Joining forces to tackle climate change

The Caribbean, the countries with a low coastal plain, suffer a lot from the effects of climate change such as sea level rise. The countries in this area are already affected by the effects of climate change. In the future, they will be hit hardest and also first. “We are expected to do a lot of adaptation and mitigation, but the western world is not willing to provide [money] for us to do that. While they are the major causes of this climate crisis.

The effects of climate change are getting worse and more challenging. The world has committed itself to fight against this. Funds have been set up for this purpose. One of these is the Green Climate Fund of the United Nations Framework Convention on Climate Change, UNFCCC. This fund was established to assist developing countries in adaptation and mitigation practices to combat climate change. But to qualify for this is not so easy.

“So there is a lot of injustice in the system to get the money from the Green Climate Fund,” says Monique Pool of the Green Heritage Fund Suriname Foundation.

This comment was made during the programme ‘Onder De Loep,’ on the Surinamese television station ATV, where she and Environmental Director Ritesh Sardjoe were guests talking about the developments of climate change in Suriname.

“The requirements include that an NGO must have a policy with regard to, among other things, Anti-terrorism, Anti-Money Laundering, Anti-fraud and Anti-corruption. You must have all these things in place in your NGO. You can’t just simply indicate on your website that you have a policy on these matters, because it is also asked how the policy is implemented within your NGO, so it is difficult for small NGOs to meet these requirements.”

The Caribbean, the countries with a low coastal plain, suffer a lot from the effects of climate change such as sea level rise. The countries in this area are already affected by the effects of climate change. In the future, they will be hit hardest and also first. “We are expected to do a lot of adaptation and mitigation, but the western world is not willing to provide [money] for us to do that. While they are the major causes of this climate crisis. It’s a very unfair world,” said Pool.

climate change

Strict and heavy screening for climate change funds

It is no secret that obtaining funds from the Green Climate Fund is extremely difficult and intensive. Non-Governmental Organisations (NGOs) can submit projects via the Nationally Determined Contributions (NDCs), that can be financed by the fund, but the NGOs also have to go through a very strict and heavy screening. Suriname has so far carried out a project with financing from the Green Climate Fund and three Readiness activities. The Readiness and Preparatory Support Program, the Readiness Program, supports country-led initiatives by developing countries to strengthen their institutional capacities, governance mechanisms, and planning and programming frameworks toward a transformational long-term climate action agenda.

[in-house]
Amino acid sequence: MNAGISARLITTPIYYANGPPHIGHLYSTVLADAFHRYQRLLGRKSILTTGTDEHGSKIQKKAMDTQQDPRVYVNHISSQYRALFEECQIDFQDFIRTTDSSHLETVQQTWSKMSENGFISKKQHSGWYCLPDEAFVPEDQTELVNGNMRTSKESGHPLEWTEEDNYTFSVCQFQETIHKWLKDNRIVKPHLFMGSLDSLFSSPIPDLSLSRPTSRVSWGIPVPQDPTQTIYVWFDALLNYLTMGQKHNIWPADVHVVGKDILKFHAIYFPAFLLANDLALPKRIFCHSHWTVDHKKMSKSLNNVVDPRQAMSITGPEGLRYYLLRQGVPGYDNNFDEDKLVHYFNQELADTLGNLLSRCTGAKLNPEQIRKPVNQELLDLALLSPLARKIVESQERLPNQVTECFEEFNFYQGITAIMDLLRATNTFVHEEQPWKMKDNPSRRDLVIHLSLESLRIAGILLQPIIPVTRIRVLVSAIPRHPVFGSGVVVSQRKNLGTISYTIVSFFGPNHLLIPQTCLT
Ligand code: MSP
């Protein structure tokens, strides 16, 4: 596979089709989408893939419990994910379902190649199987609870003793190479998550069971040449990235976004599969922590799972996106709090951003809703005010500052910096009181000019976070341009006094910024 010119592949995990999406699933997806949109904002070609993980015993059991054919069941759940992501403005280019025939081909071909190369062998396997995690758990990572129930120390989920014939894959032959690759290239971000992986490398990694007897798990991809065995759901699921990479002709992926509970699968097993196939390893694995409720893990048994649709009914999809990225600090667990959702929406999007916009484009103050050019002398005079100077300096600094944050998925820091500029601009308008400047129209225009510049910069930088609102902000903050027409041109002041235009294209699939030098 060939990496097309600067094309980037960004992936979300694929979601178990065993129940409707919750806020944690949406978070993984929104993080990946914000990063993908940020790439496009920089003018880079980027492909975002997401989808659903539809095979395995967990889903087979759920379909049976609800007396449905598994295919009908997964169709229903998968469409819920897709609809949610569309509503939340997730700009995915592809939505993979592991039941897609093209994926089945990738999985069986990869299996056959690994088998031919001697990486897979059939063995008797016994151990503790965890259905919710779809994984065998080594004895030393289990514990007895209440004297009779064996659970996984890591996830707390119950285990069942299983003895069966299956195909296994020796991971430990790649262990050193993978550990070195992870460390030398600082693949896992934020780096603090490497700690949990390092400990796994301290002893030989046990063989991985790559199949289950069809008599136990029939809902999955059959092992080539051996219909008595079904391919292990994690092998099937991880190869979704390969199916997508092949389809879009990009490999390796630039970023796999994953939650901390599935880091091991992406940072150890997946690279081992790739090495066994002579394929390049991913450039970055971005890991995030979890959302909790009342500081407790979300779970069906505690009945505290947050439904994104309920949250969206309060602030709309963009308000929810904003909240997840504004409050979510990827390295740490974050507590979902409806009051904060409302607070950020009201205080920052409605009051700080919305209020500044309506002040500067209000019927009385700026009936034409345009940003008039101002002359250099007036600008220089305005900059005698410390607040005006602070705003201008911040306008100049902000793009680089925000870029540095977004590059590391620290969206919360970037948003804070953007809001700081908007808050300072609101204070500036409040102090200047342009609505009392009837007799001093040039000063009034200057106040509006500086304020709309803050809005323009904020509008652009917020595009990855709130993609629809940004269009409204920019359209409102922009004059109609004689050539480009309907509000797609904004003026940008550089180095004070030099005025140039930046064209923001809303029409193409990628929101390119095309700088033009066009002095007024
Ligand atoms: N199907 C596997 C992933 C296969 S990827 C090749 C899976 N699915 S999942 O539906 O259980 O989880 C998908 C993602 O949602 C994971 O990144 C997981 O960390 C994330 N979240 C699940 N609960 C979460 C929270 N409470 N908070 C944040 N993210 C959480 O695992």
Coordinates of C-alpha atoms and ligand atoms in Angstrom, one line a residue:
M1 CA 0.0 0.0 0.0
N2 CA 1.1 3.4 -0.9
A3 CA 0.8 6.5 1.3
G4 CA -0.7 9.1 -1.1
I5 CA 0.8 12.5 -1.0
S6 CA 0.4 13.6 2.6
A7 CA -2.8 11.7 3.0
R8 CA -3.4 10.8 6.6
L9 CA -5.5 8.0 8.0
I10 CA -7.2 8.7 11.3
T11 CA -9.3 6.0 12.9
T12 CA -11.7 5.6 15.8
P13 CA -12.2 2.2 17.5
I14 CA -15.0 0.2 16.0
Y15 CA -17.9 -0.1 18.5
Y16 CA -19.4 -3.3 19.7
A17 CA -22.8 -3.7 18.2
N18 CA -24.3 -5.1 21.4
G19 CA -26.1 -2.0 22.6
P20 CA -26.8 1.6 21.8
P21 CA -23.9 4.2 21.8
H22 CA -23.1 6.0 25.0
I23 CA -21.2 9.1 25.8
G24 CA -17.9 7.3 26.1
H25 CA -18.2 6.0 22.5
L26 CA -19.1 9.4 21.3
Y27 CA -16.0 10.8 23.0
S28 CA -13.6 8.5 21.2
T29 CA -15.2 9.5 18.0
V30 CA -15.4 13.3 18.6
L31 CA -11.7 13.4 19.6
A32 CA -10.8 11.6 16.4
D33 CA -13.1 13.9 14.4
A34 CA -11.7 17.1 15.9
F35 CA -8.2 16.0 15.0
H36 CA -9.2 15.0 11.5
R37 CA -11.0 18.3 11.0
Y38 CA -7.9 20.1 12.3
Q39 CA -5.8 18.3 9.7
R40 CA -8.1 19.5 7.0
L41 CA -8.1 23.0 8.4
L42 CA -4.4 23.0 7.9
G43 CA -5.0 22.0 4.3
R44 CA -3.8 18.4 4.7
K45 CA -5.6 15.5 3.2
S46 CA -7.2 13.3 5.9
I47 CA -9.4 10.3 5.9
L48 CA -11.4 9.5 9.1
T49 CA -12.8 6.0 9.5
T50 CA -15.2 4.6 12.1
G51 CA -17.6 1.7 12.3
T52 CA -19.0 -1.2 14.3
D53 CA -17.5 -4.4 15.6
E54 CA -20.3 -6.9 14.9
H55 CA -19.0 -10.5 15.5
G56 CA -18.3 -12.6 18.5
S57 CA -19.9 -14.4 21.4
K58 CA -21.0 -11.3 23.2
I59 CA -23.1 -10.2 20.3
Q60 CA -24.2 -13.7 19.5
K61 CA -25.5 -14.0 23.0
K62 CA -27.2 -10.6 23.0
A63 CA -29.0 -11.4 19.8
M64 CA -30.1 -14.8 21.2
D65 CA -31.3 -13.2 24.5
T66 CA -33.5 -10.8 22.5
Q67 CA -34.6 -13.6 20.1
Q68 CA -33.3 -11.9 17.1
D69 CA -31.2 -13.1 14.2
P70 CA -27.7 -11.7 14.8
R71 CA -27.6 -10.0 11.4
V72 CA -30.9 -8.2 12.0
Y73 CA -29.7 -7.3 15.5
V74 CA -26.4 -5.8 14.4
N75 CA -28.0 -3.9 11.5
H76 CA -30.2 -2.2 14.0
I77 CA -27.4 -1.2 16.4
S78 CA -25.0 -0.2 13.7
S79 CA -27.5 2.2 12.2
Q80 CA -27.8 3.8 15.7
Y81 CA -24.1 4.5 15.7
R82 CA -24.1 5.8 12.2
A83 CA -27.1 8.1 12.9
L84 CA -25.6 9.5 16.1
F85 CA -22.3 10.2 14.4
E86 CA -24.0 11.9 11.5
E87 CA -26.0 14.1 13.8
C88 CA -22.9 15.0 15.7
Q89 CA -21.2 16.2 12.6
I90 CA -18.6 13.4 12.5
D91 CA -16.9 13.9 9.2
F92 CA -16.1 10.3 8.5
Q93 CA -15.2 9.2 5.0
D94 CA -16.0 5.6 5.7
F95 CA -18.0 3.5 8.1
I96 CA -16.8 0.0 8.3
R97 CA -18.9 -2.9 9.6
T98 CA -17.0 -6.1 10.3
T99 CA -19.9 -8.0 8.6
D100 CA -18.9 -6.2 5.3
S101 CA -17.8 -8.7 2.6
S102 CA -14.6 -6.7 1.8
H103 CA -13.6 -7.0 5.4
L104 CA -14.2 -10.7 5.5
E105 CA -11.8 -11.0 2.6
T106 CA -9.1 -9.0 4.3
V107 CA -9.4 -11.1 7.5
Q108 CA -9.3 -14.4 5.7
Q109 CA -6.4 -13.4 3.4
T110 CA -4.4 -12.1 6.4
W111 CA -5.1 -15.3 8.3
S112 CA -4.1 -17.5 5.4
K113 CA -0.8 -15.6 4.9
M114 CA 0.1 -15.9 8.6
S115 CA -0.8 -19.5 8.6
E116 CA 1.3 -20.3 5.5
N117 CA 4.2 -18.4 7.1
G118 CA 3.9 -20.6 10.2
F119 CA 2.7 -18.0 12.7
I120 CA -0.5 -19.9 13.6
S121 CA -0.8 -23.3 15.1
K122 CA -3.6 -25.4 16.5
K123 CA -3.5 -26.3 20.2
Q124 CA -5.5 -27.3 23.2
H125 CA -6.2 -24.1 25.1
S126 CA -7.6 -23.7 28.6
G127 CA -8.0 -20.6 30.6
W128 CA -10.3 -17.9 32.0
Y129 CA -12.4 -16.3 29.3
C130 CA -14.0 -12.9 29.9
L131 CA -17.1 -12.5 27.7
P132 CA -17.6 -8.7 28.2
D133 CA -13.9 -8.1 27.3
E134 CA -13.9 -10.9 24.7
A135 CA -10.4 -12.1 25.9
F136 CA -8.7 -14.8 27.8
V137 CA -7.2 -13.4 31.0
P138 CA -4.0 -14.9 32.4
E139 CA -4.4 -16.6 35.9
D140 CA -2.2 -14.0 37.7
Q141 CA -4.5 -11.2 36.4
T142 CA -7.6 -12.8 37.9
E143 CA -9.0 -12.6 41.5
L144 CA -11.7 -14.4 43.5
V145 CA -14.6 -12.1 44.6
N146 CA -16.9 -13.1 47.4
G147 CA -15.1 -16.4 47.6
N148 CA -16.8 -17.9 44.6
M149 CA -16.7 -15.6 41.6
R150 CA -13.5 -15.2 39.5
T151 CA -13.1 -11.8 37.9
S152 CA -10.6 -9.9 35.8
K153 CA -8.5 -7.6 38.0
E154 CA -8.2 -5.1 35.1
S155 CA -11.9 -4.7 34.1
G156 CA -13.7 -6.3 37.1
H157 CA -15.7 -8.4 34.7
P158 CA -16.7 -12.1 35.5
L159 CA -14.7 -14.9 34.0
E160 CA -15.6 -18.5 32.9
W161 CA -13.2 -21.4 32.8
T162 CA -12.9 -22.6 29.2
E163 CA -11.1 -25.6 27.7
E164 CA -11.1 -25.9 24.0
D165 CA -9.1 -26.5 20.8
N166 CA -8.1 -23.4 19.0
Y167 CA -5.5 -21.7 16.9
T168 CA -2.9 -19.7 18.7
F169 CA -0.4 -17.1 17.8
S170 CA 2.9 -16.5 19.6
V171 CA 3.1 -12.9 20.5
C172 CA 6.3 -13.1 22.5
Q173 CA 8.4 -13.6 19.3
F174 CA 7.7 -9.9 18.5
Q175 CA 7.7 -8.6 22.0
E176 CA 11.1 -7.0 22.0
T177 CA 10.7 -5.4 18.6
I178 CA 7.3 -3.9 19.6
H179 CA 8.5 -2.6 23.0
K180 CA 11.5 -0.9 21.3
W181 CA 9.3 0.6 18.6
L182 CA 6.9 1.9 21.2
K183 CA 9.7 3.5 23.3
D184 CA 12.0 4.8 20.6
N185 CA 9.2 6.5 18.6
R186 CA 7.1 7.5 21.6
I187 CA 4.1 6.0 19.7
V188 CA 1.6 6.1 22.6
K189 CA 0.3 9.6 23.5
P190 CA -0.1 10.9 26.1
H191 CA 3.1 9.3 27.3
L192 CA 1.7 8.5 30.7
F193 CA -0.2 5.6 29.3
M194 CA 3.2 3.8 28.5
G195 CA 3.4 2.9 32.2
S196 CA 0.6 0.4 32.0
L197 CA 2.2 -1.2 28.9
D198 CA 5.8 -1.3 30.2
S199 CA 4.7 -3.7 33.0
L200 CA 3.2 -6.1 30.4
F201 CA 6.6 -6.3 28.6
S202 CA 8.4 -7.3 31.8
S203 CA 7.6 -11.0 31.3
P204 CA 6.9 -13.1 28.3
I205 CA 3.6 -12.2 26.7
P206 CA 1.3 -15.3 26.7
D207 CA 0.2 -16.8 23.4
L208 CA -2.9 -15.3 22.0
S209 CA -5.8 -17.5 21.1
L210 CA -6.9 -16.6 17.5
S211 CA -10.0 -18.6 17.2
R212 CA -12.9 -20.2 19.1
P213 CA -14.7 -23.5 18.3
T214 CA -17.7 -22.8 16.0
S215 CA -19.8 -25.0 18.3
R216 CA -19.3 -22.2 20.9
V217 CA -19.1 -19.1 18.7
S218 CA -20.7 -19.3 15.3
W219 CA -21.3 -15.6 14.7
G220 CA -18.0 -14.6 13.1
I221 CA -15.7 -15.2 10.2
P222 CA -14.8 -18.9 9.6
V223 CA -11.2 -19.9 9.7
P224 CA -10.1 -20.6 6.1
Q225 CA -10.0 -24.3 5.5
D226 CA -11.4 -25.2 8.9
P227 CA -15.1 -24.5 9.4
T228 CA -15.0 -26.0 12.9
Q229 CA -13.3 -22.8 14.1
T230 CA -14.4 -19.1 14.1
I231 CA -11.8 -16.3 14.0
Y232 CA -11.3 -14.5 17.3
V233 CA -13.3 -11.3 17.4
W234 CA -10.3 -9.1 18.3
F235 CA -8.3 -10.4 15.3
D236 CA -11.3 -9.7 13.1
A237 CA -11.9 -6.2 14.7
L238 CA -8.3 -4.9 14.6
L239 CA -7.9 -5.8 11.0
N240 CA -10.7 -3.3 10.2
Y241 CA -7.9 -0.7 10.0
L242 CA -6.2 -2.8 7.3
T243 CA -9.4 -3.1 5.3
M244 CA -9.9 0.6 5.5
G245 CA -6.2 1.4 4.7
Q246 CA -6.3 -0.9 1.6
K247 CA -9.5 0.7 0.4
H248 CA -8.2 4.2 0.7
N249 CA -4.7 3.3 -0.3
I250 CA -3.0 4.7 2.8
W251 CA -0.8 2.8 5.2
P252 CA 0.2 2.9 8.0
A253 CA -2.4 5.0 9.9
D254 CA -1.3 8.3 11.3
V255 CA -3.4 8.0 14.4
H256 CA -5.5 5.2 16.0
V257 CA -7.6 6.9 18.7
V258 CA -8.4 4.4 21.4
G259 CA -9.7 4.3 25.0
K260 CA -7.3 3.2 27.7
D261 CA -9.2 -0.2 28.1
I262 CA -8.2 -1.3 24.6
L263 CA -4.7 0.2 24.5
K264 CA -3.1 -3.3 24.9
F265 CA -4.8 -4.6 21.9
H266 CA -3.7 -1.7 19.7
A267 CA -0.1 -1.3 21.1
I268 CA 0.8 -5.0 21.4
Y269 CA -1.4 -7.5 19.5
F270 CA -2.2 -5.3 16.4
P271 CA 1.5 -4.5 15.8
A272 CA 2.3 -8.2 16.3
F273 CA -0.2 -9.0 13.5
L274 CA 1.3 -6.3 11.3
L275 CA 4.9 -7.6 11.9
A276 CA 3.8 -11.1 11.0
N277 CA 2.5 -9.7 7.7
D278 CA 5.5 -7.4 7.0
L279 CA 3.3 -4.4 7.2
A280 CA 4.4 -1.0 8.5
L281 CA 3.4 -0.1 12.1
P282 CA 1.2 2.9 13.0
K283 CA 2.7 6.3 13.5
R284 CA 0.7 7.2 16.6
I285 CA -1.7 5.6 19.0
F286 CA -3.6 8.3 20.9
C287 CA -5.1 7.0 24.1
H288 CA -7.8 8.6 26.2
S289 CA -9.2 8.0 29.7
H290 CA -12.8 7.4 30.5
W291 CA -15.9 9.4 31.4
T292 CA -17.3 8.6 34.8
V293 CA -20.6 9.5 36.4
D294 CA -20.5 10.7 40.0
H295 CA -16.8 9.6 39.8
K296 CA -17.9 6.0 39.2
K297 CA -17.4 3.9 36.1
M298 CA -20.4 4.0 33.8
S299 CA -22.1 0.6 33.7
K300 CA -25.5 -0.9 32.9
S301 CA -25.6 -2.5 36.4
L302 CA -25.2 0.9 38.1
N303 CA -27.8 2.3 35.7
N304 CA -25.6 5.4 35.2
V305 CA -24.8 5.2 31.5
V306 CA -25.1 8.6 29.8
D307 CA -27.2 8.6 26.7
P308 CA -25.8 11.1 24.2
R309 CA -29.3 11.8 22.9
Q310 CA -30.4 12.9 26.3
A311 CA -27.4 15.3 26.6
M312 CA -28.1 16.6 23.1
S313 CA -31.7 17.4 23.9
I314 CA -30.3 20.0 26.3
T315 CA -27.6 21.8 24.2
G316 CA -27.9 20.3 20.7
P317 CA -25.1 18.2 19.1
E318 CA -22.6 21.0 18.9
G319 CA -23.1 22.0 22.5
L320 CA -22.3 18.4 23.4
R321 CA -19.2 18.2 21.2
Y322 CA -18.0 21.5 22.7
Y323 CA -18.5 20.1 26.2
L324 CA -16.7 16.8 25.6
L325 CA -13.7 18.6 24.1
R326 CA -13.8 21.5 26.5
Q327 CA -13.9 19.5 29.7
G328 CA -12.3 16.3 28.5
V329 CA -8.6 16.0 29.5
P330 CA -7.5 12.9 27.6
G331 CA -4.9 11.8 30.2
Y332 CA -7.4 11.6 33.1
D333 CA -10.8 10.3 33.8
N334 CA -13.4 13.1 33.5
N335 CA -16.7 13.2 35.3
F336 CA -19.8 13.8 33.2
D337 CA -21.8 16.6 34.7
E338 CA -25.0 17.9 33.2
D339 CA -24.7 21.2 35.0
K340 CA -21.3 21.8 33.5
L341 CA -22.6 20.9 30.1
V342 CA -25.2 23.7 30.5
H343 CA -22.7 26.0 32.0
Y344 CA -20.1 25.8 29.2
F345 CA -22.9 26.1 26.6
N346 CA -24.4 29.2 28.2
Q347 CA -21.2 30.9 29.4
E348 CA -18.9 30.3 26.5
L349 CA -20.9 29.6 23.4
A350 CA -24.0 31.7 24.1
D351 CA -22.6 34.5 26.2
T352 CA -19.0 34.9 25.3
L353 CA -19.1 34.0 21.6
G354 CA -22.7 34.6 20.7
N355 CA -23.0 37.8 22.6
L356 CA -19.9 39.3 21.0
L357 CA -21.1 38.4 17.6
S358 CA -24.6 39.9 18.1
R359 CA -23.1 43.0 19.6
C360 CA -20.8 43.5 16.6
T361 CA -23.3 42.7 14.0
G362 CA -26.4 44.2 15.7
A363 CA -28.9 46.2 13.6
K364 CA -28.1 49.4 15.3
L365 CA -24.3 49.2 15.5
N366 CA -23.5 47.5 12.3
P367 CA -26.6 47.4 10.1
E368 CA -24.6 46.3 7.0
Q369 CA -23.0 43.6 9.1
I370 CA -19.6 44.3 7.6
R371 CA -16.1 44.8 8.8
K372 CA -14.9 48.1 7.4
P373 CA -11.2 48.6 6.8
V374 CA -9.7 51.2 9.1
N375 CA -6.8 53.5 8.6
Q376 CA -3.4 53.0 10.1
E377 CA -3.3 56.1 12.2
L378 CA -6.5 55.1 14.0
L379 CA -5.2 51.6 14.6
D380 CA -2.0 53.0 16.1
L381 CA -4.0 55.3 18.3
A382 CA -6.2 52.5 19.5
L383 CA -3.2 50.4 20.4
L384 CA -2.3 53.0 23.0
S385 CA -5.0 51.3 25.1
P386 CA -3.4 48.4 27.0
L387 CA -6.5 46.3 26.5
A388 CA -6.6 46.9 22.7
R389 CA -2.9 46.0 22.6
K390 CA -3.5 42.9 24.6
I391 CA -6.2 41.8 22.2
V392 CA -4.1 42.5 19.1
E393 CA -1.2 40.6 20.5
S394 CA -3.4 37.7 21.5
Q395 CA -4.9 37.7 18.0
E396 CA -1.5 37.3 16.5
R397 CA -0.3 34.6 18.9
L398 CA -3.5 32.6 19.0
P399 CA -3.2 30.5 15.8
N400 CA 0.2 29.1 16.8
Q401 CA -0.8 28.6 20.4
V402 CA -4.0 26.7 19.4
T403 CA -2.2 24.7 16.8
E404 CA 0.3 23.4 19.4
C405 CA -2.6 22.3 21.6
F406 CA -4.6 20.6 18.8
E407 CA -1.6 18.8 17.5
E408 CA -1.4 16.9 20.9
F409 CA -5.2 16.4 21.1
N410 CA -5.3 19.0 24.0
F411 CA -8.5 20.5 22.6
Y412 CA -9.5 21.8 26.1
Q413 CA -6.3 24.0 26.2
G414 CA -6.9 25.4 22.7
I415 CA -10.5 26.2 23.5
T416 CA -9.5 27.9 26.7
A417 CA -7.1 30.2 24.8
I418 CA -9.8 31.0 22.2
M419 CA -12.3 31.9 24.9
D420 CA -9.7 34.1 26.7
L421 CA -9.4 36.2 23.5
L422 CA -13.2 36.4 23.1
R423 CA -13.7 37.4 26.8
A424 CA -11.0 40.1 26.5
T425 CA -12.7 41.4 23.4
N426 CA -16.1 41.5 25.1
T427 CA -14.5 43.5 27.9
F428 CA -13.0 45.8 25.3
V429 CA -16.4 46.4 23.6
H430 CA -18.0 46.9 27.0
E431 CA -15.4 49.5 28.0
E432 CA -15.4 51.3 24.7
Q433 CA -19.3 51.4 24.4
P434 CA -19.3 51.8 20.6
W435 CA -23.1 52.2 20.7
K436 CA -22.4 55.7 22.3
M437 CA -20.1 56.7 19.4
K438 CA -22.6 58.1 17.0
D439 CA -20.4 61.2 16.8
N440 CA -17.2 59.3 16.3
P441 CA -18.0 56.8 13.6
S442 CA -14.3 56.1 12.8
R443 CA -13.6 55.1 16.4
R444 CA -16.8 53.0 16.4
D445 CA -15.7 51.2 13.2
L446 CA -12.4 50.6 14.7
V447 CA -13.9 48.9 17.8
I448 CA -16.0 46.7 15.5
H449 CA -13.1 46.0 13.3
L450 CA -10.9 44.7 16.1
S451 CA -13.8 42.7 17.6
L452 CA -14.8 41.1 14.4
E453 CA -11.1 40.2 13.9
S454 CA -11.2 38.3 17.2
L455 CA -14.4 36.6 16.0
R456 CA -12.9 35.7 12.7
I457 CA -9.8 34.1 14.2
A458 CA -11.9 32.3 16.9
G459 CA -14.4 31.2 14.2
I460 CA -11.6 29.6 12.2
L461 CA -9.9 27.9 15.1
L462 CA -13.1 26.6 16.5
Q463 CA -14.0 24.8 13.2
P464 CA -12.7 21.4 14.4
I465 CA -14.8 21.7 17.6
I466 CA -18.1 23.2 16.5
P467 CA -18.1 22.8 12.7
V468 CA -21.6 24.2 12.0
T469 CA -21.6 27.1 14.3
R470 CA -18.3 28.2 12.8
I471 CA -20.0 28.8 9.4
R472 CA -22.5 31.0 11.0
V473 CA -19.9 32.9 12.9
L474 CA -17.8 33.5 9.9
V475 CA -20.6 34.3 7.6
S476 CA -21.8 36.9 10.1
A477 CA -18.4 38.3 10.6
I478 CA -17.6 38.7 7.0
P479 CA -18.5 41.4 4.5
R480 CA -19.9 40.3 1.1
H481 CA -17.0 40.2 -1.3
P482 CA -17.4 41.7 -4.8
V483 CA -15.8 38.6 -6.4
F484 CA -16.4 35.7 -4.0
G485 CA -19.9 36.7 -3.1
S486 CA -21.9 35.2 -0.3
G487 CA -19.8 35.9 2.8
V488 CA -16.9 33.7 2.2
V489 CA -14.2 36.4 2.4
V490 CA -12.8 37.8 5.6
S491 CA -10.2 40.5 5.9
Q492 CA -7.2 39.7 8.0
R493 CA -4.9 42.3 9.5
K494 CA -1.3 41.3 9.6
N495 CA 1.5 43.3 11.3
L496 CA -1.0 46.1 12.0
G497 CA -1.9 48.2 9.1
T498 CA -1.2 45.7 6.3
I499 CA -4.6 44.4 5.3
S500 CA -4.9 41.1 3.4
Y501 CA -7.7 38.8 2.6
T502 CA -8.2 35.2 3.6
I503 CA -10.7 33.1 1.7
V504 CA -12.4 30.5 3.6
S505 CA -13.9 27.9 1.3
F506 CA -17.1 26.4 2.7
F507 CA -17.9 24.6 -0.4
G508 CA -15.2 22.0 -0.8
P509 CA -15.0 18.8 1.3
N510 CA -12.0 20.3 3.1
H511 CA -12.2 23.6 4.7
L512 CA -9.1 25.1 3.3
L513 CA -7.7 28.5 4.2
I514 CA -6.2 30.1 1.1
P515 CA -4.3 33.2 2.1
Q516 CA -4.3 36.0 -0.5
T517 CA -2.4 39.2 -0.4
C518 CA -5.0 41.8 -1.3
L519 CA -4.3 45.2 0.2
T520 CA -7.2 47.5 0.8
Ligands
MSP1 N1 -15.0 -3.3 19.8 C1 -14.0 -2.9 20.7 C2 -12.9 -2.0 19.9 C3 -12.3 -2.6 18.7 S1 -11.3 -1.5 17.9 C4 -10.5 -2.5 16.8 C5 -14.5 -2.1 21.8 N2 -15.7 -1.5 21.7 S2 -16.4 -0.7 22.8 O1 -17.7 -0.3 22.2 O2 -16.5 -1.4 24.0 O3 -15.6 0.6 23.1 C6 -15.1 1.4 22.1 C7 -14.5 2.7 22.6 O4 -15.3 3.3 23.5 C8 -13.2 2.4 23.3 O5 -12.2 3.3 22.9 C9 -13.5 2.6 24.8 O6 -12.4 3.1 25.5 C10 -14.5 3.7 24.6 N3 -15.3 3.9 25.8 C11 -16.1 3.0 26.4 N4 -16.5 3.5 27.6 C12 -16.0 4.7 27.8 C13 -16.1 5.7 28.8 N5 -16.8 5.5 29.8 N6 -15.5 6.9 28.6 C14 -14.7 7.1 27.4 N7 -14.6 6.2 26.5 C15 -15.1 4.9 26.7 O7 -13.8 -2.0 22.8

Awareness

Society must also be made ‘ready’ to deal with the effects of climate change.

“Many are not yet aware of the impact of climate change on their lives,” says Deputy Director Ivette Patterzon of the Climate Change Directorate of the Ministry of Spatial Planning and the Environment. She believes that more information should be provided to society about climate change.

“There are other things that have an impact on the climate, such as waste water that is discharged, which also causes greenhouse gas emissions. Furthermore, as a country, we do not do enough about waste separation. Many still lump it together.”

Suriname could certainly use funds from the Green Climate Fund to tackle the longstanding waste problem. The dumping of plastic-made waste is a concern. Although the world started to reduce the use of plastic, this increased again due to the COVID-19 pandemic. Just think of the one-off use of plastic products, such as face shields, aprons, cups and plates in restaurants. The consumption and production of plastic entails the use of large amounts of fossil fuels, with all its negative consequences for the environment and climate.

Sardjoe acknowledges that waste is a complex problem in Suriname. The policy for this is on the board of the Ministry of Spatial Planning and the Environment. The implementation, collection and processing is the responsibility of the Ministry of Regional Development and Sports, ROS, and the Ministry of Public Works, OW. A number of projects are now underway, such as the project on Blauwgrond, the Koni Doti project.